Bird's-Eye View of Boston, Showing the Burned District.
1872 (dated) 14.5 x 21 in (36.83 x 53.34 cm)
A dramatic journalistic view of Boston, Massachusetts prepared to illustrate the devastation following the Great Boston Fire of 1872. Issued just three weeks after the tragic fire (November 7-8, 1872), this is one of the first publications to illustrate the full extent of the fire. Eager to provide their readers with a graphic representation of the fire, the publishers of Harper's Weekly turned to Currier and Ives, who had contracted illustrator Charles R. Parsons to collect material to produce a grand view of the city. Parson's was in a unique position as he worked for both Harper's Weekly, as head of their art department, and Currier and Ives, and was thus able to consolidate the resources of both firms to produce this urgent view. Hence the present view, published by Harper's Weekly, thus actually predates the famous grand format Currier and Ives view issued one year later in 1873. Moreover, it is considerably advanced over the Currier and Ives View as it illustrates the results of the Great Fire, which the later view disregards.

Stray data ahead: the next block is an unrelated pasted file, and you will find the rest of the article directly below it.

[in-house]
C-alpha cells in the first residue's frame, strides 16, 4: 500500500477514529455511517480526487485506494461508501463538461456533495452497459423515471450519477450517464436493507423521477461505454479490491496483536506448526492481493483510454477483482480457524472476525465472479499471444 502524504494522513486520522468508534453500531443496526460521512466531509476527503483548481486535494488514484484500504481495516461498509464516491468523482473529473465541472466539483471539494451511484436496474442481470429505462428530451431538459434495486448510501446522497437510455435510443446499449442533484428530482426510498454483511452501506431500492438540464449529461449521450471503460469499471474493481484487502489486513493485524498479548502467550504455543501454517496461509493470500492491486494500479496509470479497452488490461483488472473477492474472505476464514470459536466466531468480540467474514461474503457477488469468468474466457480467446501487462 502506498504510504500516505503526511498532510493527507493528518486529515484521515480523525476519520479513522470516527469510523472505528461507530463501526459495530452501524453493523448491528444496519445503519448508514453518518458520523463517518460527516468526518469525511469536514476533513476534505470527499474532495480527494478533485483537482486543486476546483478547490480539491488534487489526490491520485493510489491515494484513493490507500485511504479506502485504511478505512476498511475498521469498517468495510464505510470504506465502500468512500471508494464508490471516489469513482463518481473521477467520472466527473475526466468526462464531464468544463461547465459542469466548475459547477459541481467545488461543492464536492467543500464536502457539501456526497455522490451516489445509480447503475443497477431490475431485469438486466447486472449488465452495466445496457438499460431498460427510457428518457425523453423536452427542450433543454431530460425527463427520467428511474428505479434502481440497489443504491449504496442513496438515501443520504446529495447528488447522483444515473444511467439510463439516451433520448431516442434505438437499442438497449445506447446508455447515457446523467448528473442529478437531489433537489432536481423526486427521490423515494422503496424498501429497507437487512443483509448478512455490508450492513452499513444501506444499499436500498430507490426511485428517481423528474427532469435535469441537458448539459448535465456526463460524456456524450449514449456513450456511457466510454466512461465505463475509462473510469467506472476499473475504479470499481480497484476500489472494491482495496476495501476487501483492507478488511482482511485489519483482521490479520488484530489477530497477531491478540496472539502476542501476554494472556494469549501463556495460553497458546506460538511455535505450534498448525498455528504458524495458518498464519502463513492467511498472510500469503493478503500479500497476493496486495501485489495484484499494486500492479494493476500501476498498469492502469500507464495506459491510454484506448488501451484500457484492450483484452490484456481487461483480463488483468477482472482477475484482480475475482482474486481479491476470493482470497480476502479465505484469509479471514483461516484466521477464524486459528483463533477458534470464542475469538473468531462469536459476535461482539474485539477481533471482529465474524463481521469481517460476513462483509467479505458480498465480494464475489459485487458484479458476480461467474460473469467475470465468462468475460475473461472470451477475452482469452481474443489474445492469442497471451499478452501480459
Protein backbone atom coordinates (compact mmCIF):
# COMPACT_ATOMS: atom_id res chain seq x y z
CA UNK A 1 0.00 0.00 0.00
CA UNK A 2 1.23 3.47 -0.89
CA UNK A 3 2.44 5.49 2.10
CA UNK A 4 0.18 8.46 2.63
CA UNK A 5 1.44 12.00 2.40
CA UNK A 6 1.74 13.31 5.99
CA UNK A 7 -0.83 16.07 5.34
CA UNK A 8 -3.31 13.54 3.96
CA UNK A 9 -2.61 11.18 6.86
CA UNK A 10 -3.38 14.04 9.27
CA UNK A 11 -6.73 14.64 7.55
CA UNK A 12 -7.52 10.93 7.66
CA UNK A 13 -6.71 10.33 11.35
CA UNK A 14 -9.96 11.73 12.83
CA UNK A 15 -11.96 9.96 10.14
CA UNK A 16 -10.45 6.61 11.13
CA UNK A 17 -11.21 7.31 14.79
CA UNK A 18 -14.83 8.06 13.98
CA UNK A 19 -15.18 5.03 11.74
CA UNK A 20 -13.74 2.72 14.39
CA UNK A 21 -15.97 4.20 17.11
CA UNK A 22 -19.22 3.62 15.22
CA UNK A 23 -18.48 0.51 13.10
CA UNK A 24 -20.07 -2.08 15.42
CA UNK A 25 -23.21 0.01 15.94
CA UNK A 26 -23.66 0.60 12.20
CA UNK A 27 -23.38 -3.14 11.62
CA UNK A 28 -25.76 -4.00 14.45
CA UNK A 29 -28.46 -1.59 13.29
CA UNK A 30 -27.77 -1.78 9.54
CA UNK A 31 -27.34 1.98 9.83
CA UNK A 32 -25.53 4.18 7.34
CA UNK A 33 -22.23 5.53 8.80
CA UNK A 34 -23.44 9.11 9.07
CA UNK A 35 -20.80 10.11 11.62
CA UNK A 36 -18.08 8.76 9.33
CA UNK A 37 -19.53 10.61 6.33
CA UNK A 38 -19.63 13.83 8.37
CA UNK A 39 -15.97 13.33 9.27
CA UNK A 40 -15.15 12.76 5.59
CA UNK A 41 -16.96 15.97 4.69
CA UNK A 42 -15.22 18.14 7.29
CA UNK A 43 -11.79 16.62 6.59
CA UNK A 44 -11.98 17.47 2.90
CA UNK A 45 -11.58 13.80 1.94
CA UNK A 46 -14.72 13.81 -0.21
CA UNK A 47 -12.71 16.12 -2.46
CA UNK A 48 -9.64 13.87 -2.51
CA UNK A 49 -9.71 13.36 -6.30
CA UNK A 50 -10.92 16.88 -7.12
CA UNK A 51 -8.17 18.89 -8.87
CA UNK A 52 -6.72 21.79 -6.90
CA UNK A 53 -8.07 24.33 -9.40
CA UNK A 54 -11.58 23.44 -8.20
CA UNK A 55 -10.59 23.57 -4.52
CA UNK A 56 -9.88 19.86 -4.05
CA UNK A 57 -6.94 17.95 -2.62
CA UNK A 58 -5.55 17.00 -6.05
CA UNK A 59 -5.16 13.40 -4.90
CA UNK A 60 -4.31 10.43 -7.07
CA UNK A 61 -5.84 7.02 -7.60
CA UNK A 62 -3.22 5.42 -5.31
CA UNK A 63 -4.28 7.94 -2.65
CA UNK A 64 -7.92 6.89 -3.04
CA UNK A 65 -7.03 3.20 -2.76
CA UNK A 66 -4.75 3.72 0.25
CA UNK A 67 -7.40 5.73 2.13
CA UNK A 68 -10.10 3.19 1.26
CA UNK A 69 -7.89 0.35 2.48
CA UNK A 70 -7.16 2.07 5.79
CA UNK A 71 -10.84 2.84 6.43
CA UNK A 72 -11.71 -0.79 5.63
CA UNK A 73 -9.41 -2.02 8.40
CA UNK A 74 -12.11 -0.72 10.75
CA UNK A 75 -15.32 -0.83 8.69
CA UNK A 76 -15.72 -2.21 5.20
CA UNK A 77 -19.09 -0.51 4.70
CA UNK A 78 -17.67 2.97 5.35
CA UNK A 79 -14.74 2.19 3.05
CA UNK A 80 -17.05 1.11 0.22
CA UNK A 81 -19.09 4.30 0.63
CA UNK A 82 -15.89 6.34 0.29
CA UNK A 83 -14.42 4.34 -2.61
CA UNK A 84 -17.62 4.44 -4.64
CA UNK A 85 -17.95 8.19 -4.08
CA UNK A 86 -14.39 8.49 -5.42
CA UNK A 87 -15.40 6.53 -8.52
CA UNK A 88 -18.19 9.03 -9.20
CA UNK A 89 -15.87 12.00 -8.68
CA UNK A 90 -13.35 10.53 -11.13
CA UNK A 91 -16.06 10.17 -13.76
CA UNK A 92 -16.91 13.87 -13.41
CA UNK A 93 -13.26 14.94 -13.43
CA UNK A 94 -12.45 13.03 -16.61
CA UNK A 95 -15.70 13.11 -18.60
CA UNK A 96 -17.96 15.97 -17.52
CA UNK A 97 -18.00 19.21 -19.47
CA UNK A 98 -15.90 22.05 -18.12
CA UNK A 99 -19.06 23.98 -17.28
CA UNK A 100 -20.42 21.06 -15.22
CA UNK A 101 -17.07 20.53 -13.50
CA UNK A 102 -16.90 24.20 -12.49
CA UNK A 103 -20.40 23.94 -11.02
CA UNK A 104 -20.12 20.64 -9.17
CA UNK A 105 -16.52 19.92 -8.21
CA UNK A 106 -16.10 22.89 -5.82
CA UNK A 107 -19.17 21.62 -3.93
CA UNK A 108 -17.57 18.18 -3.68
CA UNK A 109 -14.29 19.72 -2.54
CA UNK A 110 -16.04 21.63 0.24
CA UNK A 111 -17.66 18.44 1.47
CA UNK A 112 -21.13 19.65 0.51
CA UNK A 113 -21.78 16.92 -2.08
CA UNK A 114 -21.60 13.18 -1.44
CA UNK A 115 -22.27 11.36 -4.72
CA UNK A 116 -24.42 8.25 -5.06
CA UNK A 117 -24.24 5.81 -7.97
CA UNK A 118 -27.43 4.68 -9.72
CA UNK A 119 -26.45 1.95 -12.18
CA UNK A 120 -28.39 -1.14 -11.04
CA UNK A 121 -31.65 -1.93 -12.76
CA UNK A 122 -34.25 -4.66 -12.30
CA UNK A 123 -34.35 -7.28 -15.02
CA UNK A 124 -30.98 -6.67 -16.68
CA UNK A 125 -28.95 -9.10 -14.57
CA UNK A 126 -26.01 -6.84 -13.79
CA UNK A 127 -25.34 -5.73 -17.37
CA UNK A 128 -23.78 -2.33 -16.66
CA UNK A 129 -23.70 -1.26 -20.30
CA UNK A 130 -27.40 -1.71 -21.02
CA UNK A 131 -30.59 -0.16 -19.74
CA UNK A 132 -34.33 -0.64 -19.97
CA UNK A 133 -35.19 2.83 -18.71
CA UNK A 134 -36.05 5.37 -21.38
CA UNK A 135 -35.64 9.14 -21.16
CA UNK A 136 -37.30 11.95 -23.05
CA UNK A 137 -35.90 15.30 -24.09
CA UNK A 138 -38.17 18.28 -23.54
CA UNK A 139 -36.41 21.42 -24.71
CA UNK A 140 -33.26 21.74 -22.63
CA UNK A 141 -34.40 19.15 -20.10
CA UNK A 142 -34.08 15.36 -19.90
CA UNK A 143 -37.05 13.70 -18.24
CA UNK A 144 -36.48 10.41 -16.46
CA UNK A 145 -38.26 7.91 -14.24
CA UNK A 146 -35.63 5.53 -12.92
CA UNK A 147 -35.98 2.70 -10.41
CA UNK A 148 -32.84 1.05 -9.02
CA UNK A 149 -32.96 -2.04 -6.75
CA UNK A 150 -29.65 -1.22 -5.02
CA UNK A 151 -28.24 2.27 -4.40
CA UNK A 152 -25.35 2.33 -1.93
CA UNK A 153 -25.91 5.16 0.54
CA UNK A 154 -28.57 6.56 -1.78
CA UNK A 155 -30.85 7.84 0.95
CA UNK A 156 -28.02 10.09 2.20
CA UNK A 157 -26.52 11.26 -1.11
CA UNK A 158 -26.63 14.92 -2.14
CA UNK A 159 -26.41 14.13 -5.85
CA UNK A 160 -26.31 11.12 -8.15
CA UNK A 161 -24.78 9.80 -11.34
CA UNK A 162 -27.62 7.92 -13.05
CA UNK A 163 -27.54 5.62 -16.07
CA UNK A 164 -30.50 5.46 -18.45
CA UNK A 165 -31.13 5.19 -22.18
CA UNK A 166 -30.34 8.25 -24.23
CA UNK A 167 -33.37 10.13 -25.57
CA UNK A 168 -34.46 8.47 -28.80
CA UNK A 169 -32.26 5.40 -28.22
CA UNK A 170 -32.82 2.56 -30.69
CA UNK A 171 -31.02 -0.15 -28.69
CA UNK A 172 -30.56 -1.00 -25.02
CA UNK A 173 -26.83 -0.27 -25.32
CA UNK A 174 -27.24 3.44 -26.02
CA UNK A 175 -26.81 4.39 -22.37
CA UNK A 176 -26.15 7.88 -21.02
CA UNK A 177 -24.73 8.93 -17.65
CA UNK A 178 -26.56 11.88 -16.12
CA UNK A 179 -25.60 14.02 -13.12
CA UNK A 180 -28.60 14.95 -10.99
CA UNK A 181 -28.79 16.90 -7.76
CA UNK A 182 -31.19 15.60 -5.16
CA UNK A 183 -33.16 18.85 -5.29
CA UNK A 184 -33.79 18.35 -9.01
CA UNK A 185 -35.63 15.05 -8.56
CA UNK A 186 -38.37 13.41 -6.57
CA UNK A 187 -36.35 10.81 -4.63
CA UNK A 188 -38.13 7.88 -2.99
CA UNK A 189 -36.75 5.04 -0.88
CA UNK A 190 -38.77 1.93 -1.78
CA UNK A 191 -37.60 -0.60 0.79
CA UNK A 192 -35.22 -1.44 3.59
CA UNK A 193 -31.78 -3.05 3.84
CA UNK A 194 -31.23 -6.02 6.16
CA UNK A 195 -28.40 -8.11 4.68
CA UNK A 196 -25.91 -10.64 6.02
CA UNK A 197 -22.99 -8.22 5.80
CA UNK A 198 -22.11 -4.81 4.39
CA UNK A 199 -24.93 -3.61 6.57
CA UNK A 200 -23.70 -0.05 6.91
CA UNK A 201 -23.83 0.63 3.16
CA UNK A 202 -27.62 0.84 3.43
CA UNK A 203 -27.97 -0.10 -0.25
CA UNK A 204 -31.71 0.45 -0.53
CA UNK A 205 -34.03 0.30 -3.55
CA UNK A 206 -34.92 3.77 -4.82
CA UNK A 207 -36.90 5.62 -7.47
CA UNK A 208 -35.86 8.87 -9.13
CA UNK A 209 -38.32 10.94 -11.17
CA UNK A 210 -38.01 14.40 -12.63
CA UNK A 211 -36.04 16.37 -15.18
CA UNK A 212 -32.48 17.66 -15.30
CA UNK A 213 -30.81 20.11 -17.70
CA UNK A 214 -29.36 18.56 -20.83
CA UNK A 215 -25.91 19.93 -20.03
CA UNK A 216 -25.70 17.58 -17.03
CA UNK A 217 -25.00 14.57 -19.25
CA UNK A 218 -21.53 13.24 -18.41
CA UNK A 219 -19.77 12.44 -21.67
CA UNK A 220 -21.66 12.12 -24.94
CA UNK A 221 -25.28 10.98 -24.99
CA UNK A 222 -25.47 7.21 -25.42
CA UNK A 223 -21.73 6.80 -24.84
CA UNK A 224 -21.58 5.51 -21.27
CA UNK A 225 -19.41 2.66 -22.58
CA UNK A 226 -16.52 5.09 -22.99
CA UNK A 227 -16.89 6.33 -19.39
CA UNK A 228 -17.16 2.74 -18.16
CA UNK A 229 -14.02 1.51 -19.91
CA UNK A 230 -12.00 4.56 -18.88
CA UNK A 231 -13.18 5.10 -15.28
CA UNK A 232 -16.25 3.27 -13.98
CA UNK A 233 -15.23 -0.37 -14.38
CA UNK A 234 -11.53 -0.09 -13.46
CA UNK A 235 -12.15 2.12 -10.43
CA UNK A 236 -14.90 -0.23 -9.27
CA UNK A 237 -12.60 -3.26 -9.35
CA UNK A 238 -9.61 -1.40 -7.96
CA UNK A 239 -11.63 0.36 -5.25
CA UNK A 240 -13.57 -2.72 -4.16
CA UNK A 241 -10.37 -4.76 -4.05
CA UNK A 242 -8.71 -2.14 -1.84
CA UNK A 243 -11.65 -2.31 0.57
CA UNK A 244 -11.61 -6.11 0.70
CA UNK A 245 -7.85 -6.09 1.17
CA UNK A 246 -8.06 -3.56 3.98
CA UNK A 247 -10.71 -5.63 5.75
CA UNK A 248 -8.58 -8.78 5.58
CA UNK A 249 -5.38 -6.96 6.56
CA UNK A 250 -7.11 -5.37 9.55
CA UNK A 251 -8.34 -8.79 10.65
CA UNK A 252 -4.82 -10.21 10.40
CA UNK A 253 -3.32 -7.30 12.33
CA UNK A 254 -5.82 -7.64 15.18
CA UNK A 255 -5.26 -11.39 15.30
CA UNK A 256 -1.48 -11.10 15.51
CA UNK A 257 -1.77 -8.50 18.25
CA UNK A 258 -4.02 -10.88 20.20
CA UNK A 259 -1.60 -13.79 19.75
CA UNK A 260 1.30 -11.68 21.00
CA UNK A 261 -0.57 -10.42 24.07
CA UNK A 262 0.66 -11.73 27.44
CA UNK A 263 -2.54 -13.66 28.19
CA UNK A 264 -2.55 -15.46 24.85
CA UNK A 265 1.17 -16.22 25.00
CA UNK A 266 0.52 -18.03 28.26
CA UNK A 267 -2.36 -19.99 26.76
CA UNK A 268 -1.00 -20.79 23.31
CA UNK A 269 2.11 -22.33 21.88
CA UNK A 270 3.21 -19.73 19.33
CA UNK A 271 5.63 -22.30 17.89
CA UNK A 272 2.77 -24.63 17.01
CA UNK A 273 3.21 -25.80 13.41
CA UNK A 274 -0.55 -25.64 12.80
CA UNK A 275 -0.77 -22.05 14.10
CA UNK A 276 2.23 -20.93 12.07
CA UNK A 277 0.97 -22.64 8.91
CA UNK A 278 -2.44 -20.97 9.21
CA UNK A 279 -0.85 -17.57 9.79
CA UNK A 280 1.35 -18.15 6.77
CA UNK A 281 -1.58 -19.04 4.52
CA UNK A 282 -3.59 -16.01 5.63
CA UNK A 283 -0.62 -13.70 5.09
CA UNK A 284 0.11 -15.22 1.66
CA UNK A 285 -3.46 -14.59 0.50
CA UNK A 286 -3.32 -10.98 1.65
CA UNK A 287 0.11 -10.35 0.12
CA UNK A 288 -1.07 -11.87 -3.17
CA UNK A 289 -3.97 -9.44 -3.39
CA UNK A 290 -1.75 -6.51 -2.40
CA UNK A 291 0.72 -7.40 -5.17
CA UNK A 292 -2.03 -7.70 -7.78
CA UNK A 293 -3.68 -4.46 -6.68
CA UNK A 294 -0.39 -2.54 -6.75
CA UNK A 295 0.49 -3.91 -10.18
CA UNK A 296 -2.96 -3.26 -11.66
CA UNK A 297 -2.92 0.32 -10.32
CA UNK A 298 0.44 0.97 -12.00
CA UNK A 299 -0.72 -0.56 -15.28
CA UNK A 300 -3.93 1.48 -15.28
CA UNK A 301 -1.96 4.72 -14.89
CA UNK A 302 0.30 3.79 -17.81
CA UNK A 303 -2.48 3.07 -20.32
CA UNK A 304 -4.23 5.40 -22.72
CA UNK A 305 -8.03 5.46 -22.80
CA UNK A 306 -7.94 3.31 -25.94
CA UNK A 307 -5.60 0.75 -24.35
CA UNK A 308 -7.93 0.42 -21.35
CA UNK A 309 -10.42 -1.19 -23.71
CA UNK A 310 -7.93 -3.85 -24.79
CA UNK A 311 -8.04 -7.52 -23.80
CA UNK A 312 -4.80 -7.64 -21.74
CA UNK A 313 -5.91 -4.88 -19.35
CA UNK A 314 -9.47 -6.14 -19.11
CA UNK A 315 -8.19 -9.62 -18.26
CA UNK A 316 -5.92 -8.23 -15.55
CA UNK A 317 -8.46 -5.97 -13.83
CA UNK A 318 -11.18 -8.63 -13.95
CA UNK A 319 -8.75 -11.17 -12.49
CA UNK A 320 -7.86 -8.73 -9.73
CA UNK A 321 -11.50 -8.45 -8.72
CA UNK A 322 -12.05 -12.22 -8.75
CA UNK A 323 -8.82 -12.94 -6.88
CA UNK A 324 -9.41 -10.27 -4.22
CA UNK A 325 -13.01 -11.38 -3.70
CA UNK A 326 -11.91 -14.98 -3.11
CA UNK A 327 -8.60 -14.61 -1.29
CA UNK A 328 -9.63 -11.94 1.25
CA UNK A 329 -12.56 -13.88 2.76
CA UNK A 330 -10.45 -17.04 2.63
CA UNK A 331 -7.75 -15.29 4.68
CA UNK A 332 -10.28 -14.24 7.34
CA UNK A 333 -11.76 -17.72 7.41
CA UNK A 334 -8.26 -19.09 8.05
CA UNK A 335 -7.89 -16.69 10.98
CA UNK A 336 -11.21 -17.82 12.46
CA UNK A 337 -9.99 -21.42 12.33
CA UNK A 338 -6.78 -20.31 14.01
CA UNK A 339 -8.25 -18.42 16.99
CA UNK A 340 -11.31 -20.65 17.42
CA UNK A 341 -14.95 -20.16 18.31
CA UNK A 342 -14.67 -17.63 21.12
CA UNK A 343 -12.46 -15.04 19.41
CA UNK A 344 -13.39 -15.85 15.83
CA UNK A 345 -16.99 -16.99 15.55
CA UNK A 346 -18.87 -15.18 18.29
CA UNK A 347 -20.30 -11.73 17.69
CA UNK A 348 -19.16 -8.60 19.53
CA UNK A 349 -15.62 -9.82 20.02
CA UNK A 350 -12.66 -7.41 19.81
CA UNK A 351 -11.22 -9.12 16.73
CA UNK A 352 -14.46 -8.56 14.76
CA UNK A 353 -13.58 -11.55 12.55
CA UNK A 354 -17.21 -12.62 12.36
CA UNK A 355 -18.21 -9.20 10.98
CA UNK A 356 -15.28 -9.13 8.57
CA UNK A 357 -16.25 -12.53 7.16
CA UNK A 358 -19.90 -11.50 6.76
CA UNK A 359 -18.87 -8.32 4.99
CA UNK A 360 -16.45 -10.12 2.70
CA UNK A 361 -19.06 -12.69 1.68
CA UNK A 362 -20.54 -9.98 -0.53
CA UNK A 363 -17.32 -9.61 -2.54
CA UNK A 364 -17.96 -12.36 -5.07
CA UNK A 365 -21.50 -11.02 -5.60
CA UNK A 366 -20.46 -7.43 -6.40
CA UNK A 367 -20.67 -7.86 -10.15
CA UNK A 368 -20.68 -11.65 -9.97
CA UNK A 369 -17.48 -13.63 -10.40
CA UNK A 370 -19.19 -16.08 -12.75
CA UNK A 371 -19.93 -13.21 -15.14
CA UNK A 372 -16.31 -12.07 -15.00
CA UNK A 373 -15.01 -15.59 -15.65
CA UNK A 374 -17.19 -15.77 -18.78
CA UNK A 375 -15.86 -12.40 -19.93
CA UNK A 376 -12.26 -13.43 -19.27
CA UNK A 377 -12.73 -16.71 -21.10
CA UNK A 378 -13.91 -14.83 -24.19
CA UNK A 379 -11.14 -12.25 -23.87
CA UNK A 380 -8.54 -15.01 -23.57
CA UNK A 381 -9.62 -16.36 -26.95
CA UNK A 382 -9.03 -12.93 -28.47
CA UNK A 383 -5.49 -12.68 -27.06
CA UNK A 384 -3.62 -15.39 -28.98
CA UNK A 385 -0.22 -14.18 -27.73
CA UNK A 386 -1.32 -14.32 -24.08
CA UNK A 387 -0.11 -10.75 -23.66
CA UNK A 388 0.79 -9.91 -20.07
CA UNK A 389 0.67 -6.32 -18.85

Harper and Brothers (1917 – Present) is New York based American printing publishing firm founded in 1817 by James Harper and his brother John Harper as J. and J. Harper (1817-1833). Their younger brothers Joseph Wesley Harper and Fletcher Harper joined the company around 1926 prompting the 1833 imprint change to Harper and Brothers (1833 – 1962). The firm published countless books, magazines, prints, maps, and more. They began publishing a monthly magazine, Harper's Monthly in 1850. The success of Harper's Monthly led to the introduction of a popular weekly illustrated journal, Harper's Weekly published from 1857 - 1916. They later introduced Harper's Bazar (1867) and Harper's Young People (1879). From about 1899 the business went through a series of permutations selling off some assets and developing others. The company merged with Row, Peters and Company inn 1962, rebranding itself as Harper and Row (1962 – 1990), which was acquired by Marshall Pickering in 1988. It was acquired by Rupert Mordoch (News Corp) and merged with William Collins and Sons in 1990 to form HaprerCollins (1990 – Present), the imprint under which it still publishes. Their original offices were at 331 Franklin Street, roughly below today's Manhattan Bridge. Today they have many offices and are one of the world's largest publishing companies and one of the 'Big Five' English-language publishers.
Harper's Weekly, November 30, 1872, p 396-97.
Good. Some centerfold wear and overall toning. Backed on archival tissue.
Boston Public Library, Leventhal Collection, G3764.B6A3 1872 .P3.